There are no simple rules for determining if a child is the subject of inappropriate sexual attention from a teacher. It is not always easy to distinguish between an encouraging teacher and someone who is pushing the boundaries of acceptable behavior. Predators work hard to groom children so they don’t tell anyone.
While most educators are dedicated professionals, investigators and academic experts who have studied teacher sexual misconduct say there are some warning signs that should make parents pay more attention and take action.
Their main suggestion to parents: Talk to your child. Make sure your child feels comfortable telling you if a teacher, or anyone, has said or done something that makes him or her uncomfortable. Be a good listener. Other suggestions:
• Communication between teacher and student. Monitor e-mails, text messages, phone calls, Internet social networking and blogs, greeting cards, and yearbooks. A teacher's communications should be about school, not the child's personal life.
• Time together. After-school activities should be encouraged, but be aware of time spent with a teacher and what goes on. If it’s a pizza party with a teacher and a dozen kids, a parent should be there, one expert says. There should be no out-of-school, one-on-one meetings.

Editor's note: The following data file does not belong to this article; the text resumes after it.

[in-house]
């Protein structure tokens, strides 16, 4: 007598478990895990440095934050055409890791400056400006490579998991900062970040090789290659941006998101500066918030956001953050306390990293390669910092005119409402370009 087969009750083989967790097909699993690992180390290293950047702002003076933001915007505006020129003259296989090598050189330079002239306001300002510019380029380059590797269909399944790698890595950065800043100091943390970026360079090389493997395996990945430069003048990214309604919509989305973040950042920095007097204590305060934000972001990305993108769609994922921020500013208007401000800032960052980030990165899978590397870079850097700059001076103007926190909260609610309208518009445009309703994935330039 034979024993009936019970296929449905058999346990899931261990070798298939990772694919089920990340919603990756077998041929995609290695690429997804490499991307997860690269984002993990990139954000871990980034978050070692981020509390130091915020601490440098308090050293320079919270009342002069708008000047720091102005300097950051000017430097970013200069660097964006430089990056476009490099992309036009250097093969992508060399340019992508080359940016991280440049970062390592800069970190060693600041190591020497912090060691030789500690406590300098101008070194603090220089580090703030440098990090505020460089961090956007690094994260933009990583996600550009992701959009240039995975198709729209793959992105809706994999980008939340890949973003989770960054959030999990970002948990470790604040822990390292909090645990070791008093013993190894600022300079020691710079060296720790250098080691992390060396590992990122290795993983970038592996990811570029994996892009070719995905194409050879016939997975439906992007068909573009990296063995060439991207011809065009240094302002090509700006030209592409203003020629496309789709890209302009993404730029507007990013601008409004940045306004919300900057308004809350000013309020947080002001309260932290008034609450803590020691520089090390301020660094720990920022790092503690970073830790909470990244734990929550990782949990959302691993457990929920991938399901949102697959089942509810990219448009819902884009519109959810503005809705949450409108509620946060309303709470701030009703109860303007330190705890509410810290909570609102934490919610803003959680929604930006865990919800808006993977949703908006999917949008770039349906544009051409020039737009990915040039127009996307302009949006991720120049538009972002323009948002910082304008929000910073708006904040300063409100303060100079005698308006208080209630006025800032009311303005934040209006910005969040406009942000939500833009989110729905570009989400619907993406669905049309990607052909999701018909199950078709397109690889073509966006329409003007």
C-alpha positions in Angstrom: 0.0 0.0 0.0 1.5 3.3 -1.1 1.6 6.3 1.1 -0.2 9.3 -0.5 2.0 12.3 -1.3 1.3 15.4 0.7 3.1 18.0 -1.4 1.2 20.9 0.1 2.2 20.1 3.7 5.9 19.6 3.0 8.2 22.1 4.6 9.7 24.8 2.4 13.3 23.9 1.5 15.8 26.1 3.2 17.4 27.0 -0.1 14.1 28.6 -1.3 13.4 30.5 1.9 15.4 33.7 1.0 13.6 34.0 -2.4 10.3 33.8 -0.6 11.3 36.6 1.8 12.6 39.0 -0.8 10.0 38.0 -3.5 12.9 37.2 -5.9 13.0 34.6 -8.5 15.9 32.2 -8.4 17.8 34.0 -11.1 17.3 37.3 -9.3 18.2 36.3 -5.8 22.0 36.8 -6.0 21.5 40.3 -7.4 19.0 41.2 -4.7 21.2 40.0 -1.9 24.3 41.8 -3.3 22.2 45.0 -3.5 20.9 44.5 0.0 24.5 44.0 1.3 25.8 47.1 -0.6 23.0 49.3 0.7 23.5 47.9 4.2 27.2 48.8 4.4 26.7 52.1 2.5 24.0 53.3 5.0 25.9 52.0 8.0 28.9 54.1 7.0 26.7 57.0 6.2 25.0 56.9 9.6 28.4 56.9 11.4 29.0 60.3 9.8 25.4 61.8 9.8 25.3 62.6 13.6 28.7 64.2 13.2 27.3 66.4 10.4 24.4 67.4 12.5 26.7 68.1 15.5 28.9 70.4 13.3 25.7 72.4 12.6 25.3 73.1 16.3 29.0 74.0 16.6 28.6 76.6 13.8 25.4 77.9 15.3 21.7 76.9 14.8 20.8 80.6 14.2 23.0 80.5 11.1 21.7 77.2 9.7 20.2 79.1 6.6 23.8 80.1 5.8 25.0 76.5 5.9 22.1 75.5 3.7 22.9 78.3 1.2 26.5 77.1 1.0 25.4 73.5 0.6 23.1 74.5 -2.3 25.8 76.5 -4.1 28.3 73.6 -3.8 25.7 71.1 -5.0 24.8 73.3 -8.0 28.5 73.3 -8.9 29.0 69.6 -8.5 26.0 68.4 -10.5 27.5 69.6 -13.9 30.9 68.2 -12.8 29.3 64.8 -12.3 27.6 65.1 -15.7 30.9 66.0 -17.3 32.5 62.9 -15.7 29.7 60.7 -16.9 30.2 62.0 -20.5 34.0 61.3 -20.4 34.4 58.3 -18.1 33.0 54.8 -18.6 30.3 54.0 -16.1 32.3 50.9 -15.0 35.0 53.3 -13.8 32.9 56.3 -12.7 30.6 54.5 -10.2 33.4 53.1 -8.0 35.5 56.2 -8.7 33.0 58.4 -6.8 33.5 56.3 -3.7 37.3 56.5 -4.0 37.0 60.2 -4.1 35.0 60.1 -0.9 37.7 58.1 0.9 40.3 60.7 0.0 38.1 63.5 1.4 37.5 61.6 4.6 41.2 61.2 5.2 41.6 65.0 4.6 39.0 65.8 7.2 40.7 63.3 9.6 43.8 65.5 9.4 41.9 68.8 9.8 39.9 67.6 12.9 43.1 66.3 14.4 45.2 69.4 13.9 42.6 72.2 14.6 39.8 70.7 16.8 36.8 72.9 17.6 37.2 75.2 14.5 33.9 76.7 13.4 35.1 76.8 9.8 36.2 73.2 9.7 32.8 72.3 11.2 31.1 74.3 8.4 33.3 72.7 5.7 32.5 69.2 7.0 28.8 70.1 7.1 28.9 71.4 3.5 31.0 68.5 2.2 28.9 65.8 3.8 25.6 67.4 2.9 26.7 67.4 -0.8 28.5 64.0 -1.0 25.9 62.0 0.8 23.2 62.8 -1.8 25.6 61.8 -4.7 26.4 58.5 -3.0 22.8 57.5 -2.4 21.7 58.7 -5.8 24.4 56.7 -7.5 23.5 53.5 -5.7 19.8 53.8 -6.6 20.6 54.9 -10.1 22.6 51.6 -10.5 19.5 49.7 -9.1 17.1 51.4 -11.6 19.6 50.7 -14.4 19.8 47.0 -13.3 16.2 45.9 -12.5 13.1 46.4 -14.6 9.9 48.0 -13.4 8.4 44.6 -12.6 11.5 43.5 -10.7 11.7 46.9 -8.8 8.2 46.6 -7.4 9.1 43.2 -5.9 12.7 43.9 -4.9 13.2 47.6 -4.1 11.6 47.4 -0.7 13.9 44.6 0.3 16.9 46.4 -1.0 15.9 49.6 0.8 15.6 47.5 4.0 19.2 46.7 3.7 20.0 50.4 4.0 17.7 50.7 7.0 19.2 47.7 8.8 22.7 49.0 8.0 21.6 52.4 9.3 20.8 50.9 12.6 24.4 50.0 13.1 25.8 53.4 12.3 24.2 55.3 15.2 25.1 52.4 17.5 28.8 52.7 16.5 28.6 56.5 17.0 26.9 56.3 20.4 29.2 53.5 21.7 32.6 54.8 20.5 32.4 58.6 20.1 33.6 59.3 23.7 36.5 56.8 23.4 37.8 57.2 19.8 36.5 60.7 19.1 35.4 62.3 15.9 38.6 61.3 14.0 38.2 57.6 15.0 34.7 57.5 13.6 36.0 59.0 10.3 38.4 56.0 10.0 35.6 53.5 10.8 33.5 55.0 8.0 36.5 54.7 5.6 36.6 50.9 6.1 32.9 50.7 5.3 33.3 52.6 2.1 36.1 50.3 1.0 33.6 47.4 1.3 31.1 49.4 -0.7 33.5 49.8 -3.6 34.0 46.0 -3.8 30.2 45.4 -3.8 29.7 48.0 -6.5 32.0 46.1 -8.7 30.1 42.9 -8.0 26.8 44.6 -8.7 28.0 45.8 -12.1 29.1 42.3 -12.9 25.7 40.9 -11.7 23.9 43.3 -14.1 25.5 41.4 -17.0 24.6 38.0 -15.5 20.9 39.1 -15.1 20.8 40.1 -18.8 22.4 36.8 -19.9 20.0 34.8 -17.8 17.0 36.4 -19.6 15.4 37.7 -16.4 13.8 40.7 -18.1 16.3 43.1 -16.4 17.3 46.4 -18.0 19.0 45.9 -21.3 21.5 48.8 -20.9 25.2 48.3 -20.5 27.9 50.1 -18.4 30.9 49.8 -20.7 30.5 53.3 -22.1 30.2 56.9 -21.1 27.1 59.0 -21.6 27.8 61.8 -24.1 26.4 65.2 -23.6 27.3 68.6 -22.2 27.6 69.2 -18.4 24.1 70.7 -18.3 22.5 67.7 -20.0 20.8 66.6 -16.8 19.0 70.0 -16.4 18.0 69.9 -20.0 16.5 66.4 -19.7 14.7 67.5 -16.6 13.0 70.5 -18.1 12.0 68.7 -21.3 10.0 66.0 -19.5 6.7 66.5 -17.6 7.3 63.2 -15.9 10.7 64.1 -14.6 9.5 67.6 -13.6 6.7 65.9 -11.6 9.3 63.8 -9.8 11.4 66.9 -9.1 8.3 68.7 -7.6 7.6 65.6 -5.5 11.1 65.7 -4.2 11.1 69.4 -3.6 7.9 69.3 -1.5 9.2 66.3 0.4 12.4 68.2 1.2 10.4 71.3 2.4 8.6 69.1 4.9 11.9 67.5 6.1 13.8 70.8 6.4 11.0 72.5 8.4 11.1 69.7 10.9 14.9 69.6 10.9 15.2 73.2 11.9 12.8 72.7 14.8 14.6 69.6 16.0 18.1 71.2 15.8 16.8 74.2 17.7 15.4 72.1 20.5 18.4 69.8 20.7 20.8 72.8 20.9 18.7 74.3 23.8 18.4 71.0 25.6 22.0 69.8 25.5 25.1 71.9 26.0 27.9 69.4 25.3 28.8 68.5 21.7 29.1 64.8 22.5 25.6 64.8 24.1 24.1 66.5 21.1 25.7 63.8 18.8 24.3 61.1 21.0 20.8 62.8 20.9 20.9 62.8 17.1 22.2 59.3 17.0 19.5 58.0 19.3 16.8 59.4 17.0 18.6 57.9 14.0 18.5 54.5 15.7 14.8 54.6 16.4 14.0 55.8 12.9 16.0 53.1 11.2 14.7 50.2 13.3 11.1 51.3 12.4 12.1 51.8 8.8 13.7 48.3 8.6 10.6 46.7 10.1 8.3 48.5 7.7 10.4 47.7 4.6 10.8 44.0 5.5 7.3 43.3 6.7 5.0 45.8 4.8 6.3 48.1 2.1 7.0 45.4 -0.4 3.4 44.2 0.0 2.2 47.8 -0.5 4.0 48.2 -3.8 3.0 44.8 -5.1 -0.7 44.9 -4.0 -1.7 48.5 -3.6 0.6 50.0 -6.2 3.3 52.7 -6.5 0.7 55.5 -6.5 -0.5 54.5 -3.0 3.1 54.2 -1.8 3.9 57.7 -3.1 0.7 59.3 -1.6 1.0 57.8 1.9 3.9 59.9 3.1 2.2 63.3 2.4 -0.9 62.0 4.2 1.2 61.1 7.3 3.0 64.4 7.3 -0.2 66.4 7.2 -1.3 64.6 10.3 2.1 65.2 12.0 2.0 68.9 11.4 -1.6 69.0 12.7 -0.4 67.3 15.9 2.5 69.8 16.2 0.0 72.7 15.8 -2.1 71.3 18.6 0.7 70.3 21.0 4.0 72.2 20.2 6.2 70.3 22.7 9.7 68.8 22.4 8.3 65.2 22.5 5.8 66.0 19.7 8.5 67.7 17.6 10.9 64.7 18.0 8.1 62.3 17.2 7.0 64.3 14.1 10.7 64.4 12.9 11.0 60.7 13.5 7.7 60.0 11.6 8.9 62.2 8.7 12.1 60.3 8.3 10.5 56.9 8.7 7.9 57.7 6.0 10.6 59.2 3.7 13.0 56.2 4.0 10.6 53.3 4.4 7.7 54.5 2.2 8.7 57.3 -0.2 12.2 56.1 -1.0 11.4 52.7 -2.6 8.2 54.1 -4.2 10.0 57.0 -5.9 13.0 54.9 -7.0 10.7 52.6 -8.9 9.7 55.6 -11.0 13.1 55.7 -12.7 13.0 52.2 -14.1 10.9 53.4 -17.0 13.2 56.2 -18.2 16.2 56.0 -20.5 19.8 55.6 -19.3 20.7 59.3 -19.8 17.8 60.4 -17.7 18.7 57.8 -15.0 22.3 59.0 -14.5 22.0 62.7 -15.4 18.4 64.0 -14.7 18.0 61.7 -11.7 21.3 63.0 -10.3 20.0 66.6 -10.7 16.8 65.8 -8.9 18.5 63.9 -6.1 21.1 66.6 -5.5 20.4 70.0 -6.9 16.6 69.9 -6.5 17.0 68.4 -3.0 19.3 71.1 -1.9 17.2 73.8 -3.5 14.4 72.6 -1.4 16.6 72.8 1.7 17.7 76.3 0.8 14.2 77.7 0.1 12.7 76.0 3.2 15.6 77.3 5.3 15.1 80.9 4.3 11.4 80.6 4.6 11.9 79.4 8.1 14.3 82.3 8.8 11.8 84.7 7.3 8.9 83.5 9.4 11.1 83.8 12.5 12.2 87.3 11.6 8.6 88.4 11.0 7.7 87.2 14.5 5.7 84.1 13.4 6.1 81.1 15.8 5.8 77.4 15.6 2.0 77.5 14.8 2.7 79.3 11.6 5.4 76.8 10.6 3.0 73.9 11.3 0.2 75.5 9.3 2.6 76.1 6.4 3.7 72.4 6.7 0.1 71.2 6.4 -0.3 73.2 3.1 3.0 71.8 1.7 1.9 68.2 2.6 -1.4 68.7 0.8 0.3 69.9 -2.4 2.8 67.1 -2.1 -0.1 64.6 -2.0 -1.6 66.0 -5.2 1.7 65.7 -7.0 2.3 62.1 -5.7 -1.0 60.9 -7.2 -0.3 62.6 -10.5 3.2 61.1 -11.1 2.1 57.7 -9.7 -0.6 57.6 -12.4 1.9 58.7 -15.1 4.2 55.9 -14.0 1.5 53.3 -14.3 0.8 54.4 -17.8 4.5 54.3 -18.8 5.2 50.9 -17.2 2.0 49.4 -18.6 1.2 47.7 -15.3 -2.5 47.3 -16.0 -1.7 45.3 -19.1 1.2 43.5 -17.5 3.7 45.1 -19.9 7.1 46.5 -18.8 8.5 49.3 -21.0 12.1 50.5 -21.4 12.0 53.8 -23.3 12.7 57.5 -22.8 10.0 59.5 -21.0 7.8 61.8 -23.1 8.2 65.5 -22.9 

• Gifts or car rides. Most experts say teachers should not be giving gifts to individual students or car rides, except for emergencies.
• How your child and their friends talk about teachers. If they say a teacher is a “friend,” find out more. If they joke or mention rumors about a teacher’s crush, or that a teacher is a “perv,” don’t dismiss it. Ask why they say that.
• Abusive or sexual behavior. If your child tells you that a teacher made a sexual joke, brushed up against her, discussed sex, or requested a kiss or a date, find out more. Bring it to the attention of school authorities and the police.
Read more about this series, “A Lingering Shame: Sexual Abuse of Students by School Employees.” The collection includes a new Associated Press series on the issue, as well as special Education Week coverage.
• Question your child if you suspect abuse. Try to stay calm. Children have a hard time differentiating between your disapproval of an adult’s behavior and your disapproval of them. Try not to ask leading questions like “Did he touch your thigh?”
• Don’t keep it to yourself. If you’re suspicious, talk to school authorities. They can question other teachers and students. Follow up and make sure school officials take action. If the behavior indicates a crime or school authorities don’t take you seriously, contact police.
SOURCES: Education attorney Mary Jo McGrath; Professor Charol Shakeshaft, Virginia Commonwealth University; Professor Robert J. Shoop, Kansas State University
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